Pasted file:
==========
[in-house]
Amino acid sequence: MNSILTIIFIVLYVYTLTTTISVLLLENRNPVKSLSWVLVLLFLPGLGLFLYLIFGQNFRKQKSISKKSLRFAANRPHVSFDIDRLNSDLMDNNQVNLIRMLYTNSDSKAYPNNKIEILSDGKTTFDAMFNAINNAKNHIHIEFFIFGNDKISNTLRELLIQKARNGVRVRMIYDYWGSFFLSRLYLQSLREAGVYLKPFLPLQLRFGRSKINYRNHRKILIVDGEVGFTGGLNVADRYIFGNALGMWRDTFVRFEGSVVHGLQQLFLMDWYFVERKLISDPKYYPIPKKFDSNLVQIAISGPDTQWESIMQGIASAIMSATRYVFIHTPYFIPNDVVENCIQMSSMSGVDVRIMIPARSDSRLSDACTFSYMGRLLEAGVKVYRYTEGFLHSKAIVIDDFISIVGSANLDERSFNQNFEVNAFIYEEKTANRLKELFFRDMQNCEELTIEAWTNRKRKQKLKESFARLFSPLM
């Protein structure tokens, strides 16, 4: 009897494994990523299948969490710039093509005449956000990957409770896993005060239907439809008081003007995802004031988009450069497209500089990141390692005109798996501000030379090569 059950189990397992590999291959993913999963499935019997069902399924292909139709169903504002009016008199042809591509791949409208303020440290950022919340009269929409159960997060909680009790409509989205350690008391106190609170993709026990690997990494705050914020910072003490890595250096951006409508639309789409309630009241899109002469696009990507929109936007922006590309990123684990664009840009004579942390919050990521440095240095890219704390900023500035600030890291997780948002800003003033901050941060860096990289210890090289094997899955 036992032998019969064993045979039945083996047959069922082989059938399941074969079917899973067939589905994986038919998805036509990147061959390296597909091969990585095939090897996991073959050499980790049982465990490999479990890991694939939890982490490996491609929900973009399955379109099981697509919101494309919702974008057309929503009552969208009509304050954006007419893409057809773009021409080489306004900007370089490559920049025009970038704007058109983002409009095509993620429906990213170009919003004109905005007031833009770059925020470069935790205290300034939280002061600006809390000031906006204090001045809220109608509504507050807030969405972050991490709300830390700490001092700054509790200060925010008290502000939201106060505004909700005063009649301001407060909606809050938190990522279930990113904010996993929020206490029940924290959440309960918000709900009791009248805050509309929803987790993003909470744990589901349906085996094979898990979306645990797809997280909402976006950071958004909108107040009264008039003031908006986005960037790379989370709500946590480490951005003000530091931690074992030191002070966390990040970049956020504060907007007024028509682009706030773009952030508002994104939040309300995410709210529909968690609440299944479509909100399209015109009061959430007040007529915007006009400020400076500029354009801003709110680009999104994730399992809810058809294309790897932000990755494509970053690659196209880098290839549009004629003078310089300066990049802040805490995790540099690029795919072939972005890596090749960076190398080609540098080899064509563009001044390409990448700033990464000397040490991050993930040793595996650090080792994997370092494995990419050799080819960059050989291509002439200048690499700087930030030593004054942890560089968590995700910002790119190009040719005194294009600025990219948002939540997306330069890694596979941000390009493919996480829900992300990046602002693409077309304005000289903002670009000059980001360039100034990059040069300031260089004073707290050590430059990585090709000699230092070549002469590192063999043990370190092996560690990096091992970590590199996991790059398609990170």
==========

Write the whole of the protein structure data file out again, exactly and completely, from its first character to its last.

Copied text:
[in-house]
Amino acid sequence: MNSILTIIFIVLYVYTLTTTISVLLLENRNPVKSLSWVLVLLFLPGLGLFLYLIFGQNFRKQKSISKKSLRFAANRPHVSFDIDRLNSDLMDNNQVNLIRMLYTNSDSKAYPNNKIEILSDGKTTFDAMFNAINNAKNHIHIEFFIFGNDKISNTLRELLIQKARNGVRVRMIYDYWGSFFLSRLYLQSLREAGVYLKPFLPLQLRFGRSKINYRNHRKILIVDGEVGFTGGLNVADRYIFGNALGMWRDTFVRFEGSVVHGLQQLFLMDWYFVERKLISDPKYYPIPKKFDSNLVQIAISGPDTQWESIMQGIASAIMSATRYVFIHTPYFIPNDVVENCIQMSSMSGVDVRIMIPARSDSRLSDACTFSYMGRLLEAGVKVYRYTEGFLHSKAIVIDDFISIVGSANLDERSFNQNFEVNAFIYEEKTANRLKELFFRDMQNCEELTIEAWTNRKRKQKLKESFARLFSPLM
């Protein structure tokens, strides 16, 4: 009897494994990523299948969490710039093509005449956000990957409770896993005060239907439809008081003007995802004031988009450069497209500089990141390692005109798996501000030379090569 059950189990397992590999291959993913999963499935019997069902399924292909139709169903504002009016008199042809591509791949409208303020440290950022919340009269929409159960997060909680009790409509989205350690008391106190609170993709026990690997990494705050914020910072003490890595250096951006409508639309789409309630009241899109002469696009990507929109936007922006590309990123684990664009840009004579942390919050990521440095240095890219704390900023500035600030890291997780948002800003003033901050941060860096990289210890090289094997899955 036992032998019969064993045979039945083996047959069922082989059938399941074969079917899973067939589905994986038919998805036509990147061959390296597909091969990585095939090897996991073959050499980790049982465990490999479990890991694939939890982490490996491609929900973009399955379109099981697509919101494309919702974008057309929503009552969208009509304050954006007419893409057809773009021409080489306004900007370089490559920049025009970038704007058109983002409009095509993620429906990213170009919003004109905005007031833009770059925020470069935790205290300034939280002061600006809390000031906006204090001045809220109608509504507050807030969405972050991490709300830390700490001092700054509790200060925010008290502000939201106060505004909700005063009649301001407060909606809050938190990522279930990113904010996993929020206490029940924290959440309960918000709900009791009248805050509309929803987790993003909470744990589901349906085996094979898990979306645990797809997280909402976006950071958004909108107040009264008039003031908006986005960037790379989370709500946590480490951005003000530091931690074992030191002070966390990040970049956020504060907007007024028509682009706030773009952030508002994104939040309300995410709210529909968690609440299944479509909100399209015109009061959430007040007529915007006009400020400076500029354009801003709110680009999104994730399992809810058809294309790897932000990755494509970053690659196209880098290839549009004629003078310089300066990049802040805490995790540099690029795919072939972005890596090749960076190398080609540098080899064509563009001044390409990448700033990464000397040490991050993930040793595996650090080792994997370092494995990419050799080819960059050989291509002439200048690499700087930030030593004054942890560089968590995700910002790119190009040719005194294009600025990219948002939540997306330069890694596979941000390009493919996480829900992300990046602002693409077309304005000289903002670009000059980001360039100034990059040069300031260089004073707290050590430059990585090709000699230092070549002469590192063999043990370190092996560690990096091992970590590199996991790059398609990170």